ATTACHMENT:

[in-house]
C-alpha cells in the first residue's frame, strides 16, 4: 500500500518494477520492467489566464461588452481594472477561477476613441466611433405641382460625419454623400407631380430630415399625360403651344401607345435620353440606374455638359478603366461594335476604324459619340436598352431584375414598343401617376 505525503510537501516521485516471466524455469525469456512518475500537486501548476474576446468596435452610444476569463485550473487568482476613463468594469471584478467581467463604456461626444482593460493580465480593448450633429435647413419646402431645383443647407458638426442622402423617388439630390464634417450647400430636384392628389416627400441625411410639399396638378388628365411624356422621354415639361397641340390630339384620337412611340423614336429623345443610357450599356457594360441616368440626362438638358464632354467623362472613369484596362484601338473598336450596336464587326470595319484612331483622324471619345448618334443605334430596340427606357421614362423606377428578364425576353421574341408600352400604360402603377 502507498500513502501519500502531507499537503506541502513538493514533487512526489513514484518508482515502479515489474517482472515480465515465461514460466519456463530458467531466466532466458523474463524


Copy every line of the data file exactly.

[in-house]
C-alpha cells in the first residue's frame, strides 16, 4: 500500500518494477520492467489566464461588452481594472477561477476613441466611433405641382460625419454623400407631380430630415399625360403651344401607345435620353440606374455638359478603366461594335476604324459619340436598352431584375414598343401617376 505525503510537501516521485516471466524455469525469456512518475500537486501548476474576446468596435452610444476569463485550473487568482476613463468594469471584478467581467463604456461626444482593460493580465480593448450633429435647413419646402431645383443647407458638426442622402423617388439630390464634417450647400430636384392628389416627400441625411410639399396638378388628365411624356422621354415639361397641340390630339384620337412611340423614336429623345443610357450599356457594360441616368440626362438638358464632354467623362472613369484596362484601338473598336450596336464587326470595319484612331483622324471619345448618334443605334430596340427606357421614362423606377428578364425576353421574341408600352400604360402603377 502507498500513502501519500502531507499537503506541502513538493514533487512526489513514484518508482515502479515489474517482472515480465515465461514460466519456463530458467531466466532466458523474463524